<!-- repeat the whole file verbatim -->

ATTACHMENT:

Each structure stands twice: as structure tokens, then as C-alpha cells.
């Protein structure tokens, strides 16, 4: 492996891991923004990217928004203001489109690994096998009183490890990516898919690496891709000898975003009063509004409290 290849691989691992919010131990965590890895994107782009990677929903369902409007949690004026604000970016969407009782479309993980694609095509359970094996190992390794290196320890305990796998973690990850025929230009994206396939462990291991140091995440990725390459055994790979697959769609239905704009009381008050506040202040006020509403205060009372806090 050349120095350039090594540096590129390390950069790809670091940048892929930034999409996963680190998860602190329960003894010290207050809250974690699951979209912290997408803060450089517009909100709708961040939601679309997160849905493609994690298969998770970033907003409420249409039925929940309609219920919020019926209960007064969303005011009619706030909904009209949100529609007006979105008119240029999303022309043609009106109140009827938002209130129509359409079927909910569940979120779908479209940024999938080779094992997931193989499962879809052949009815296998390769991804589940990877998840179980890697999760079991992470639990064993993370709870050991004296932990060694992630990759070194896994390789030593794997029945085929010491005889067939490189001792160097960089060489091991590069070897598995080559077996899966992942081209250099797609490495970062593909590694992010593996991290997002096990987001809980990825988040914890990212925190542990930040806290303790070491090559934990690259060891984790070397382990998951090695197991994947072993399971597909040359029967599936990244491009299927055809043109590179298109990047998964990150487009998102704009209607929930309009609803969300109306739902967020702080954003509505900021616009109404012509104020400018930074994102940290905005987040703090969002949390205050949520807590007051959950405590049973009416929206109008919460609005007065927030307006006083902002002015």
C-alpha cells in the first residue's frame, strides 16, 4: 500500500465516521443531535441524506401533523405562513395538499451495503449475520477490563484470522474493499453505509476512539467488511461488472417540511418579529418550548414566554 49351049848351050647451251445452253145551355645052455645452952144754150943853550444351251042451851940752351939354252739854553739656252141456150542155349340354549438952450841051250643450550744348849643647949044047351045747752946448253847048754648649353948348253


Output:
Each structure stands twice: as structure tokens, then as C-alpha cells.
């Protein structure tokens, strides 16, 4: 492996891991923004990217928004203001489109690994096998009183490890990516898919690496891709000898975003009063509004409290 290849691989691992919010131990965590890895994107782009990677929903369902409007949690004026604000970016969407009782479309993980694609095509359970094996190992390794290196320890305990796998973690990850025929230009994206396939462990291991140091995440990725390459055994790979697959769609239905704009009381008050506040202040006020509403205060009372806090 050349120095350039090594540096590129390390950069790809670091940048892929930034999409996963680190998860602190329960003894010290207050809250974690699951979209912290997408803060450089517009909100709708961040939601679309997160849905493609994690298969998770970033907003409420249409039925929940309609219920919020019926209960007064969303005011009619706030909904009209949100529609007006979105008119240029999303022309043609009106109140009827938002209130129509359409079927909910569940979120779908479209940024999938080779094992997931193989499962879809052949009815296998390769991804589940990877998840179980890697999760079991992470639990064993993370709870050991004296932990060694992630990759070194896994390789030593794997029945085929010491005889067939490189001792160097960089060489091991590069070897598995080559077996899966992942081209250099797609490495970062593909590694992010593996991290997002096990987001809980990825988040914890990212925190542990930040806290303790070491090559934990690259060891984790070397382990998951090695197991994947072993399971597909040359029967599936990244491009299927055809043109590179298109990047998964990150487009998102704009209607929930309009609803969300109306739902967020702080954003509505900021616009109404012509104020400018930074994102940290905005987040703090969002949390205050949520807590007051959950405590049973009416929206109008919460609005007065927030307006006083902002002015």
C-alpha cells in the first residue's frame, strides 16, 4: 500500500465516521443531535441524506401533523405562513395538499451495503449475520477490563484470522474493499453505509476512539467488511461488472417540511418579529418550548414566554 49351049848351050647451251445452253145551355645052455645452952144754150943853550444351251042451851940752351939354252739854553739656252141456150542155349340354549438952450841051250643450550744348849643647949044047351045747752946448253847048754648649353948348253